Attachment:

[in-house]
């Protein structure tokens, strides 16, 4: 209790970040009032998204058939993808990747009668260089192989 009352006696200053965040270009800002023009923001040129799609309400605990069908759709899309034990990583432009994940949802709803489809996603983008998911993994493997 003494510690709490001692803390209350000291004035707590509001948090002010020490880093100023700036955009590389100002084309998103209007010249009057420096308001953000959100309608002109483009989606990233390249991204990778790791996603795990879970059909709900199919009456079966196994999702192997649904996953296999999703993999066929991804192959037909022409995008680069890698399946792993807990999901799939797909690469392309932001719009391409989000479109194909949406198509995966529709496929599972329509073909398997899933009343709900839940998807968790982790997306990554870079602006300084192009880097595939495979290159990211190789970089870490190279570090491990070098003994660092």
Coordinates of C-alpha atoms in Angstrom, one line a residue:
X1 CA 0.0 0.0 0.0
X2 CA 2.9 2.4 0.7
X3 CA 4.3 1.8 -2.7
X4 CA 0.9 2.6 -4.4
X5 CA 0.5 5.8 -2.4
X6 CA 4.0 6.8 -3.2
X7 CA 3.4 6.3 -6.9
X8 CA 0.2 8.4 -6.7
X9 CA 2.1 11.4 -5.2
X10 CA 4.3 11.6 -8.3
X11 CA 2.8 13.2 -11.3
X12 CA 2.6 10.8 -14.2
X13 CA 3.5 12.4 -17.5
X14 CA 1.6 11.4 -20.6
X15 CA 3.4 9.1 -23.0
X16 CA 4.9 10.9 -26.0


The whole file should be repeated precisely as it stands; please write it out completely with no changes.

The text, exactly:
[in-house]
């Protein structure tokens, strides 16, 4: 209790970040009032998204058939993808990747009668260089192989 009352006696200053965040270009800002023009923001040129799609309400605990069908759709899309034990990583432009994940949802709803489809996603983008998911993994493997 003494510690709490001692803390209350000291004035707590509001948090002010020490880093100023700036955009590389100002084309998103209007010249009057420096308001953000959100309608002109483009989606990233390249991204990778790791996603795990879970059909709900199919009456079966196994999702192997649904996953296999999703993999066929991804192959037909022409995008680069890698399946792993807990999901799939797909690469392309932001719009391409989000479109194909949406198509995966529709496929599972329509073909398997899933009343709900839940998807968790982790997306990554870079602006300084192009880097595939495979290159990211190789970089870490190279570090491990070098003994660092």
Coordinates of C-alpha atoms in Angstrom, one line a residue:
X1 CA 0.0 0.0 0.0
X2 CA 2.9 2.4 0.7
X3 CA 4.3 1.8 -2.7
X4 CA 0.9 2.6 -4.4
X5 CA 0.5 5.8 -2.4
X6 CA 4.0 6.8 -3.2
X7 CA 3.4 6.3 -6.9
X8 CA 0.2 8.4 -6.7
X9 CA 2.1 11.4 -5.2
X10 CA 4.3 11.6 -8.3
X11 CA 2.8 13.2 -11.3
X12 CA 2.6 10.8 -14.2
X13 CA 3.5 12.4 -17.5
X14 CA 1.6 11.4 -20.6
X15 CA 3.4 9.1 -23.0
X16 CA 4.9 10.9 -26.0